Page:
Natural Gas Monetization Options: A Global Economics Comparison

View Report Published September 2014

Natural gas (NG) has assumed an extremely important status worldwide as both a source of clean energy and a major feedstock for a number of chemicals. Its global value can be gauged by the economic, environmental, and sometimes political futures of countries being dependent on their possession or lack of NG for domestic and global demand. The economic and political stature that natural gas holds today has divided the world into groups with a variety of affiliated interests. Today, this gift from nature is an economic weapon as well as an economic necessity.

This report analyzes the economic aspects of natural gas. It presents a study on the economic and profitable utilization of natural gas by converting it into diverse value-added products. The purpose of the analysis is to present a picture of different gas conversion options to potential investors in the gas or chemicals production business, so that an investment decision can be made that achieves the highest rate of return. The four options evaluated in this report are:

  • Ammonia Production
  • Fuels Production (Fischer-Tropsch Process)
  • Liquefied Gas Production
  • Methanol Production

Technologies selected to represent the manufacturing of the above-mentioned products include: Uhde Dual-Pressure Process (ammonia); Sasol Slurry-Phase Distillate Process (naphtha and diesel); Triple Mixed-Refrigerant Process (LNG); and Johnson Matthey Combined Reforming Process (methanol). The current and future global availability of NG is also given from the perspective of overall world energy demand, and with regards to the supply and demand information of individual products.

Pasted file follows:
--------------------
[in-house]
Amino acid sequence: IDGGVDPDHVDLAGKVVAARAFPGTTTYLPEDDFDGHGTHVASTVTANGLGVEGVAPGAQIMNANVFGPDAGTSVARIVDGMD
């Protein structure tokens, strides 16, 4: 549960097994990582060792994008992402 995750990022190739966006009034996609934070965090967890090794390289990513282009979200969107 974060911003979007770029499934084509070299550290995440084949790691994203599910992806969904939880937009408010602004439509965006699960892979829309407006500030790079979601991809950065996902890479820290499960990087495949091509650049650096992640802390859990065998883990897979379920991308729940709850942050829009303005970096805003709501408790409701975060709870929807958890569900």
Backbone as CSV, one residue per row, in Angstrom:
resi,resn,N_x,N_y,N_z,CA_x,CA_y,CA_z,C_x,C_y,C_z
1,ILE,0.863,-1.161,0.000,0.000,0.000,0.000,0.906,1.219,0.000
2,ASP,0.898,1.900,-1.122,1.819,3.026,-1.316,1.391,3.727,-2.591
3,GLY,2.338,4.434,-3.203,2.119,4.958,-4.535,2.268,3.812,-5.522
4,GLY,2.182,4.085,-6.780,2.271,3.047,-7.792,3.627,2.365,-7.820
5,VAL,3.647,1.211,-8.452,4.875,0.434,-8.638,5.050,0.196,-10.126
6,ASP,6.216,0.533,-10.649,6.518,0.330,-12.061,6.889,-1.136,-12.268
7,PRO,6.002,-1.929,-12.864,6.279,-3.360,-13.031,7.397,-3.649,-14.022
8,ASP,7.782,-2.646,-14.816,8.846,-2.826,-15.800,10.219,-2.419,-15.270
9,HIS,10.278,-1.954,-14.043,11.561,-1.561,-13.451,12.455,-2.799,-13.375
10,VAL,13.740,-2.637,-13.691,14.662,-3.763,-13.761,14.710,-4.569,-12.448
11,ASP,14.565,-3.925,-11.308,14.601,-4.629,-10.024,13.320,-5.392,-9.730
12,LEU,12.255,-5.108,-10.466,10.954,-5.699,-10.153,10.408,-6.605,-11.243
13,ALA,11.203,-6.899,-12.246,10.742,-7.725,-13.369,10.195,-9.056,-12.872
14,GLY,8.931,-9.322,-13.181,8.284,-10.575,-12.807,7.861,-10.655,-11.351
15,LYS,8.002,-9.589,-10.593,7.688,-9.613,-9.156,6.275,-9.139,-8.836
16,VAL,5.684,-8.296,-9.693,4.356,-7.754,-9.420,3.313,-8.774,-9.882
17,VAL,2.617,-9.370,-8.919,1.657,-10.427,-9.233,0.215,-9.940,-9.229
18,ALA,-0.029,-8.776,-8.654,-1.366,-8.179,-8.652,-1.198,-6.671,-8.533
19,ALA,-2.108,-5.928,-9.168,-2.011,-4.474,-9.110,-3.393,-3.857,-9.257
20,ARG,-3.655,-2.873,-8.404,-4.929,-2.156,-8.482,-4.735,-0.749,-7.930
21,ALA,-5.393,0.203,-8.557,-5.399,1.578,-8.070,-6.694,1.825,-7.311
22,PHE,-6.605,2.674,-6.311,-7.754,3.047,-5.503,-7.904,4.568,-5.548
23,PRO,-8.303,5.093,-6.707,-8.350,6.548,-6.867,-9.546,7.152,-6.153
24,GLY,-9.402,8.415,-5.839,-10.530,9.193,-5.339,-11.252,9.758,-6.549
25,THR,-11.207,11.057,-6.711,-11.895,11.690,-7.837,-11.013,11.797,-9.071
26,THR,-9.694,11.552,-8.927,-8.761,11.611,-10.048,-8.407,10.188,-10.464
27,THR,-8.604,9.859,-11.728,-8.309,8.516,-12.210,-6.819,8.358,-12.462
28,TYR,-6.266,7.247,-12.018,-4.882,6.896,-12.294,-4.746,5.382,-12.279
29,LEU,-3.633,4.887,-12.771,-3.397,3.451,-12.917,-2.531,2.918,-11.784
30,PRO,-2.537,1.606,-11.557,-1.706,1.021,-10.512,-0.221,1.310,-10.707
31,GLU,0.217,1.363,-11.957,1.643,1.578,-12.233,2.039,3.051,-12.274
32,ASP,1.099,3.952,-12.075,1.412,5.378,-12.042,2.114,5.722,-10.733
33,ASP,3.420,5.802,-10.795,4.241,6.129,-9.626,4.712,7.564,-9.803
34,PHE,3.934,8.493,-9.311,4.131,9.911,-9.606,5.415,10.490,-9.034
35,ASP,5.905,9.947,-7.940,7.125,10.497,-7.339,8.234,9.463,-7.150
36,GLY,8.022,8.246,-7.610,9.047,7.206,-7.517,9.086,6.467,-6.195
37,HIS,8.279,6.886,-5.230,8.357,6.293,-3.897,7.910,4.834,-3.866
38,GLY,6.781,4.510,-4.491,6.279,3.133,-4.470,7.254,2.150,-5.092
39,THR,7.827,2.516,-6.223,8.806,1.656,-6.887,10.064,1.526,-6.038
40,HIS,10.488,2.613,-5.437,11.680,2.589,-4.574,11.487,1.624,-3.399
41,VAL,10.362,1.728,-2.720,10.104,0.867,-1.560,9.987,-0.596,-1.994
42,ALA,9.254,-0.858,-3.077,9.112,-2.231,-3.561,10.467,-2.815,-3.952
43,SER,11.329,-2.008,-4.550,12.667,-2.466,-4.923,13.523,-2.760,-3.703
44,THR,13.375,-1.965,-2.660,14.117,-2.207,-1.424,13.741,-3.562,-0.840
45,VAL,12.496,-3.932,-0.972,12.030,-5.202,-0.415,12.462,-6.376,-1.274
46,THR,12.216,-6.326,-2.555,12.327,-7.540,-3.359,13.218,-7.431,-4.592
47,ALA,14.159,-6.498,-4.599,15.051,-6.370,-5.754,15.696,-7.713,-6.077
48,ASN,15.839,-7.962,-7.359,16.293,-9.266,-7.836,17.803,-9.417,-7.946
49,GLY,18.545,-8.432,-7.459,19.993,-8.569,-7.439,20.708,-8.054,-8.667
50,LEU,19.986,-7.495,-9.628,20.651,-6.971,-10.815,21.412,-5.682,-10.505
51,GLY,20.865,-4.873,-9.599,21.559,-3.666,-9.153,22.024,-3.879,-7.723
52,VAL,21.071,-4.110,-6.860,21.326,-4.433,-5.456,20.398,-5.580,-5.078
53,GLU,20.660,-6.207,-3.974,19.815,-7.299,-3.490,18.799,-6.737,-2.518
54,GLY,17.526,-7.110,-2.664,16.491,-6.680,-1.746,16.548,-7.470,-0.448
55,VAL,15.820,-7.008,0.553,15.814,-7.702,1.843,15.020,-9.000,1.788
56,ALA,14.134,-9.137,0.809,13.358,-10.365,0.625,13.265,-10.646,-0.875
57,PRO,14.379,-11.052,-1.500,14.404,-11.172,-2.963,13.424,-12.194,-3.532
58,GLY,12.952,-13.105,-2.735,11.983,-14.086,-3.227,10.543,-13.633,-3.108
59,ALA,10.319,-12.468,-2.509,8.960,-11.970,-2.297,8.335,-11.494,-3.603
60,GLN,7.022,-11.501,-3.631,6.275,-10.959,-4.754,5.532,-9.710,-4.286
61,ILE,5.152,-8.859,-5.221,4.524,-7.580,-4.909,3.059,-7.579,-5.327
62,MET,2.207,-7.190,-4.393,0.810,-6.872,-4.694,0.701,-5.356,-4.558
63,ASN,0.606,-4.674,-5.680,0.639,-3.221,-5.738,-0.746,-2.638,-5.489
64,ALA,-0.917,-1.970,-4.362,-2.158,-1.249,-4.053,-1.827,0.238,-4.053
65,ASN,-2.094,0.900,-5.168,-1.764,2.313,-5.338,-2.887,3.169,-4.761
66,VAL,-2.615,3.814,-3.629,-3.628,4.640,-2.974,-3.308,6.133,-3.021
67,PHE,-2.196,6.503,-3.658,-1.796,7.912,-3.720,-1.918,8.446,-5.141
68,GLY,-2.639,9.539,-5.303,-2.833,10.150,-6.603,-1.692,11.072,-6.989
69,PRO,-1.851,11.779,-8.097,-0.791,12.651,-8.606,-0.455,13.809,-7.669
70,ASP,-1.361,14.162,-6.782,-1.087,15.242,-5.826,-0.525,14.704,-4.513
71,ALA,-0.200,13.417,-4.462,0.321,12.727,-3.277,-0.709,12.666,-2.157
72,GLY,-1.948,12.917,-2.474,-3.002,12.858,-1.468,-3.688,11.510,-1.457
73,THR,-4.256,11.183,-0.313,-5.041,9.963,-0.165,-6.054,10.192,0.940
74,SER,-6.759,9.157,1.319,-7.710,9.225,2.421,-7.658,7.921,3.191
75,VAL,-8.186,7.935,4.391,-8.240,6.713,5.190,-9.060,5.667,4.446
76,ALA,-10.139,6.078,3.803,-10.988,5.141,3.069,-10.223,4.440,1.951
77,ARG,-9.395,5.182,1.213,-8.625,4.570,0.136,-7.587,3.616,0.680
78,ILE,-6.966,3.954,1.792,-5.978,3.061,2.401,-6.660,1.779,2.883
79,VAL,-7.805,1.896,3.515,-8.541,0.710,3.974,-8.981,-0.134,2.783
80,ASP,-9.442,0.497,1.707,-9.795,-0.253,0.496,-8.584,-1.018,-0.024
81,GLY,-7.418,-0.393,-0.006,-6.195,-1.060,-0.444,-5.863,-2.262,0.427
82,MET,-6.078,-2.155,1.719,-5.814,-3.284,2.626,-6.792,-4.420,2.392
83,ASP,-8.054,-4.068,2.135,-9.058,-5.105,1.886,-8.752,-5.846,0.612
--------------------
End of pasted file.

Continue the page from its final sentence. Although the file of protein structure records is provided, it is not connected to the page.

Our analysis shows that among the four options, methanol production is currently the most lucrative option for investment in United States. The next-best gas conversion option is LNG production and its export to the Asian and European markets, given the projection that natural gas supply will continue to increase due to availability of more shale and tight gas. Local LNG prices will increase, however, from the exports. The analysis for LNG, whose local prices change seasonally in every region of the world, is presented in regards to exporting to West European or Asian countries.

The economic analyses presented in this report are based upon U.S. price/cost parameters. However, also included with the electronic version of this report is an Excel-based cost calculation module that can be used to calculate capital investment and production costs for these four gas-conversion options for other NG-abundant regions of the world. The module, called the iPEP Spectra, gives cost analysis based on the historical prices of raw materials/utilities. This tool can be used to do a comparative investment study of the above options in different parts of world. Cost estimates and a comparative picture of gross margins for four products are given for Australia, Canada, Russia and Saudi Arabia in the iPEP Spectra tool.

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